A special thank you to the Cummings Foundation for supporting HLA's Mental Health Advocacy Program for Kids!  

 

Many children in, or at risk of entering, our juvenile justice system end up there because of unmet mental health needs. HLA’s Mental Health Advocacy Program for Kids (MHAP for Kids) has a proven track record of significantly improving the lives of these children and their families while reducing unnecessary costs for the state. 

MHAP for Kids has 12 staff attorneys who are each based at a Family Resource Center across the state and who serve youth and families in every county across the Commonwealth. Review our Frequently Asked Questions (FAQ) to learn more.

Is your child/student/client experiencing difficulty accessing mental health services?

Give us a call at 617.275.2919 for an intake or use our toll-free number at 855.218.3965.

 

 

MHAP for Kids’ attorneys, who are specially trained in health, education, state agency, and juvenile justice law, are based in Family Resource Centers located in Boston (Roxbury), Brockton, Everett, Fitchburg, Holyoke, Lawrence, Lowell, Lynn, Pittsfield, New Bedford, Quincy, and Worcester.

 

What services does MHAP for Kids provide?

  • Begin or improve special education services
  • Secure and/or coordinate community-based mental health services
  • Collaborate with Dept. of Children and Families, Dept. of Mental Health, and Dept. of Developmental Services
  • Advocate for general education accommodations
  • Assist with health insurance coverage

 

Proven Results

Boston University's School of Public Health (BUSPH) has evaluated MHAP for Kids since 2015.

From 2015-2017, BUSPH measured the outcomes of MHAP for Kids and some key highlights were:

  • Improved school attendance;
  • Decreased use of emergency mental health services by children;
  • Decreased inpatient hospitalizations of children;
  • Decreased children’s stays in residential facilities;
  • Decreased children's stays in emergency shelters;
  • Significantly improved overall mental health of children;
  • Significantly reduced parental rates of depression; and
  • Significantly decreased parental stress.

Read the full report here

 

BUSPH continued to evaluate MHAP for Kids from 2017-2021, studying changes to the program, baseline data on youth and families served, and the impact of COVID-19. The study found that:

  • Through program improvements informed by previous evaluations, MHAP for Kids is increasingly helping children receive needed mental health services earlier in their lives, preventing unnecessary negative consequences such as court-involvement, and serving a much more diverse client population.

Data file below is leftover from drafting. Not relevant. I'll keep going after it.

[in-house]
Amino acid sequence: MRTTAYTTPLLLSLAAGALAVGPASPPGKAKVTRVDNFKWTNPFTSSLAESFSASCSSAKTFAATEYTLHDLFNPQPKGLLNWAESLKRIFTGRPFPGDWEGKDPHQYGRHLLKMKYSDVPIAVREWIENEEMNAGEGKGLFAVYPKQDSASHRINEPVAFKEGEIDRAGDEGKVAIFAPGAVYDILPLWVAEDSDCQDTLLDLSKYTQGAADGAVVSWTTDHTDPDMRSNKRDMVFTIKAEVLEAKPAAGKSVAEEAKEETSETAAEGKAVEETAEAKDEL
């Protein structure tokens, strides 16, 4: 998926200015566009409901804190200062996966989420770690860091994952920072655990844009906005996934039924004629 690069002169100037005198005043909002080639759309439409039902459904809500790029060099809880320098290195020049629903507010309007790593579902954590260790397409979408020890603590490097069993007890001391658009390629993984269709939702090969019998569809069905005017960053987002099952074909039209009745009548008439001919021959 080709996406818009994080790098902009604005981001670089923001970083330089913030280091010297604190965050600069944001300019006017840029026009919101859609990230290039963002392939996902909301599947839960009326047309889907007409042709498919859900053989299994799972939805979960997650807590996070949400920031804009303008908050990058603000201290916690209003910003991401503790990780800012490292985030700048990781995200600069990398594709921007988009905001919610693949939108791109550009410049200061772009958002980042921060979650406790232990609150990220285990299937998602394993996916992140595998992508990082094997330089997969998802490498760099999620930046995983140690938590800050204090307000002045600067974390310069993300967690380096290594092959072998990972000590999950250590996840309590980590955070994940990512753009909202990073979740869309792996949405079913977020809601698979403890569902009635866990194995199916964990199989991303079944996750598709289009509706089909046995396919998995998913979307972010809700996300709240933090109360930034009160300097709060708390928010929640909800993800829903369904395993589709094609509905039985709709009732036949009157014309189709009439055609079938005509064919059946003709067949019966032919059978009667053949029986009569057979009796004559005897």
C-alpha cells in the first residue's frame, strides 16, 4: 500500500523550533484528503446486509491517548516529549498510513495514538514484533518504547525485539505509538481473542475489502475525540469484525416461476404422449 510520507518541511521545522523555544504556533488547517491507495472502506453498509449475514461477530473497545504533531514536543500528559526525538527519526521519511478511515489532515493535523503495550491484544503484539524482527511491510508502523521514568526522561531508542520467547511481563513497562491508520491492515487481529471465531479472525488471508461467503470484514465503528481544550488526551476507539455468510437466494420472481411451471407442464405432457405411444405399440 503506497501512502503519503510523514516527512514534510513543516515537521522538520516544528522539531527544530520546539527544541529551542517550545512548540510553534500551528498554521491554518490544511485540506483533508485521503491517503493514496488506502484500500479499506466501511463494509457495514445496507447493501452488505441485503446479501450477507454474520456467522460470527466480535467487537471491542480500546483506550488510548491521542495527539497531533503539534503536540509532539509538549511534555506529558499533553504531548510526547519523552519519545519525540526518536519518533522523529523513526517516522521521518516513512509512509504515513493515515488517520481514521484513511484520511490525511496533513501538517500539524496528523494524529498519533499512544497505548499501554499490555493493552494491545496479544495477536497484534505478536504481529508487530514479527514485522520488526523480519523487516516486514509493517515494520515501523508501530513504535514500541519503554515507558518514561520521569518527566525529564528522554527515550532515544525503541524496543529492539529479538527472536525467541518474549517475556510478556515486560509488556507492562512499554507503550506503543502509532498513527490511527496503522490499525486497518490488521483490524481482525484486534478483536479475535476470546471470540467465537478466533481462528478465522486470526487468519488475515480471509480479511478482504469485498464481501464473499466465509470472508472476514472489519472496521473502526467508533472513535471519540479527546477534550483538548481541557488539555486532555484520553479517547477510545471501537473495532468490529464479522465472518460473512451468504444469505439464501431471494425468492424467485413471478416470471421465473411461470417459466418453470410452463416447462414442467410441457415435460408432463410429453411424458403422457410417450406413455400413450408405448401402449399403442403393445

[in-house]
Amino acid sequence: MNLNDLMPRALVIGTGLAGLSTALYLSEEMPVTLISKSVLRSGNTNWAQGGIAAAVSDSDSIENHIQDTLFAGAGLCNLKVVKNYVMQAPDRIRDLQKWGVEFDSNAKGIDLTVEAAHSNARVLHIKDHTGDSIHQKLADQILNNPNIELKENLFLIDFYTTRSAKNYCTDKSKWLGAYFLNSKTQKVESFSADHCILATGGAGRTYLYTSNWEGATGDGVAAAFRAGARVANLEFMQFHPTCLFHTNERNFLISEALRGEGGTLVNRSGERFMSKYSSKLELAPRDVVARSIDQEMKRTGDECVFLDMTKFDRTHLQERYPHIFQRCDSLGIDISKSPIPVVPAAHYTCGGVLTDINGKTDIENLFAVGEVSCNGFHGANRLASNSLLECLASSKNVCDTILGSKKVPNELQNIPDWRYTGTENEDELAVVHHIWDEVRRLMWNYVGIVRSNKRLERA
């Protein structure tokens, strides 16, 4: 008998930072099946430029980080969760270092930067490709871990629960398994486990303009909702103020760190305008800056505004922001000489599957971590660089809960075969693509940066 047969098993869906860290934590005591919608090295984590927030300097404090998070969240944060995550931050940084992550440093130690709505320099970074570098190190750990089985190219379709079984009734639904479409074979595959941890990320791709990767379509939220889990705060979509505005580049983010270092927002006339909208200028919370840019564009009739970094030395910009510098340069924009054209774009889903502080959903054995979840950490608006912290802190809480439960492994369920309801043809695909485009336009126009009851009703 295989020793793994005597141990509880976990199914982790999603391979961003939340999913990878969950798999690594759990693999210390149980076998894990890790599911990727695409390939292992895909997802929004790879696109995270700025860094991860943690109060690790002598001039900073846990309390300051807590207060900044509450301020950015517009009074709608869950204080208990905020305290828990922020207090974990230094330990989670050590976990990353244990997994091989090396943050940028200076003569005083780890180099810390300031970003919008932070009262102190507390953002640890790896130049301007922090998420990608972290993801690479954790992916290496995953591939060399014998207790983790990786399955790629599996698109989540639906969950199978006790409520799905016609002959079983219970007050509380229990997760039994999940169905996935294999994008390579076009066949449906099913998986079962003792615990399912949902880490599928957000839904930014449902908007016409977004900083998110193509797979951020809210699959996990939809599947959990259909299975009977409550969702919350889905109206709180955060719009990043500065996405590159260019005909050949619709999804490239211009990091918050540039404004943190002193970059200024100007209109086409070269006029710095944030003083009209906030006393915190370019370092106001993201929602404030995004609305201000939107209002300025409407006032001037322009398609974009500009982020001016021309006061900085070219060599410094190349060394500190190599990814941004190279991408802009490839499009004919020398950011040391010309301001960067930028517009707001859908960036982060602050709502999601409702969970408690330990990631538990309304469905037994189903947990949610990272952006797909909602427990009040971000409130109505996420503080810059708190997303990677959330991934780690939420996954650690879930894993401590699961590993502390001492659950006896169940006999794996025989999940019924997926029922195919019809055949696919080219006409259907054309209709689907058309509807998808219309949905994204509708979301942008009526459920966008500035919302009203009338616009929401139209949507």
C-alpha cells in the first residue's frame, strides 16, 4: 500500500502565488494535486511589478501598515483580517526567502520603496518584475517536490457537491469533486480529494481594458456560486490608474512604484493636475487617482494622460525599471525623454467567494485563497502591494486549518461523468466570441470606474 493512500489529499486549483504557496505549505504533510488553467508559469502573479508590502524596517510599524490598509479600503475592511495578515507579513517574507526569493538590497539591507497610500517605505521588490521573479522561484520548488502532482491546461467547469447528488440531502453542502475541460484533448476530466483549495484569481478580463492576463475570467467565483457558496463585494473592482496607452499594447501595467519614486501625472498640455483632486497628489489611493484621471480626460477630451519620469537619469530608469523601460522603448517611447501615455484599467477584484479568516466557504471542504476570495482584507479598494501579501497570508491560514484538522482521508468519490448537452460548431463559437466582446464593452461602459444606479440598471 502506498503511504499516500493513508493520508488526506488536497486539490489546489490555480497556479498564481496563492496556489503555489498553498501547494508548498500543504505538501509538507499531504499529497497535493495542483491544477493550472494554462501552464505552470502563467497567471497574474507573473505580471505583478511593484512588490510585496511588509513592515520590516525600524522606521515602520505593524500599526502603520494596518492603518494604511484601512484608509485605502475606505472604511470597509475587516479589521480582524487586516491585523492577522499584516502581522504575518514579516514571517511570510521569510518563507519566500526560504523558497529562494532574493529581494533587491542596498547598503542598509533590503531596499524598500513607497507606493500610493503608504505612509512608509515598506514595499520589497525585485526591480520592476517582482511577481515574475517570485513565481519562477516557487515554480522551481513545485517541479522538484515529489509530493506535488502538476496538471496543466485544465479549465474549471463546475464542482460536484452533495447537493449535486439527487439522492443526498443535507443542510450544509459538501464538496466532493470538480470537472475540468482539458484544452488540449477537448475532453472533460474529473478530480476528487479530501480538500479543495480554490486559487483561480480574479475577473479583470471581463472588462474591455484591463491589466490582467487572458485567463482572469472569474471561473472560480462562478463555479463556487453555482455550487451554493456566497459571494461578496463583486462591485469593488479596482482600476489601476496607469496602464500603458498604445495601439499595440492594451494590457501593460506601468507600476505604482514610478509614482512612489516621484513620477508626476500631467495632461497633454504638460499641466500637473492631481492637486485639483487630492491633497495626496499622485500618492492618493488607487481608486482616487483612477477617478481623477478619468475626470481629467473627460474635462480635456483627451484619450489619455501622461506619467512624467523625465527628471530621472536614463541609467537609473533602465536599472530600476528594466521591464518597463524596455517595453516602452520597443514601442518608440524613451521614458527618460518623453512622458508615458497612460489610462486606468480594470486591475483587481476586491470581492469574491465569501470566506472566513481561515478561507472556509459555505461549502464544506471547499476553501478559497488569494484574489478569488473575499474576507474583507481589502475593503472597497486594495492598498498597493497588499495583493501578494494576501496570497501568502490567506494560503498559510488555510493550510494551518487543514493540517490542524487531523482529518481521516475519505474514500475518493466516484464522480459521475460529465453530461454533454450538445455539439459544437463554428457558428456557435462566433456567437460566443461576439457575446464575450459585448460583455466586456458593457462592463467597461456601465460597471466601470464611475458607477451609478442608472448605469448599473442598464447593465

• The COVID-19 pandemic has exacerbated mental health symptoms and impacted the provision of special education services.
  • Prior to working with a staff attorney, youth and families experienced high utilization of inpatient hospitalization and crisis or emergency services; high levels of adult depression symptoms, family stress, and conflict; and nearly universal significant systems-level barriers to accessing care.
  • Many families considered or resorted to foster care or kinship placement, or help from the courts or the police.

Read the full 2022 report here.

 

Watch Ben's Story:

Ben's Story from Tira Khan, Sugarhouse Media on Vimeo


Watch Avante's Story: 

Avante's Story from Tira Khan, Sugarhouse Media on Vimeo.


Watch Tristan's Story:

Tristan's Story from Tira Khan, Sugarhouse Media on Vimeo.

 

MHAP for Kids is generously supported by grants from The Peter and Elizabeth C. Tower Foundation, the Cummings Foundation, the Mabel Louise Riley Foundation, the Theodore Edson Parker Foundation, the Beveridge Family Foundation, the Harold Brooks Foundation, Bank of America, N.A., Co-Trustee, the Charles H. Hall Foundation, Bank of America, N.A., Trustee, the John W. Alden Trust, the Community Foundation of Western Massachusetts, the Greater Lowell Community Foundation, the Massachusetts Bar Foundation, and the Bennett Family Foundation.

Funding for MHAP for Kids is also provided by the Massachusetts Department of Children and Families and the Massachusetts Probation Service. Generous support for this program has also been provided by Boston Children’s Hospital and Hagens Berman Sobol Shapiro LLP and many more corporate and individual supporters.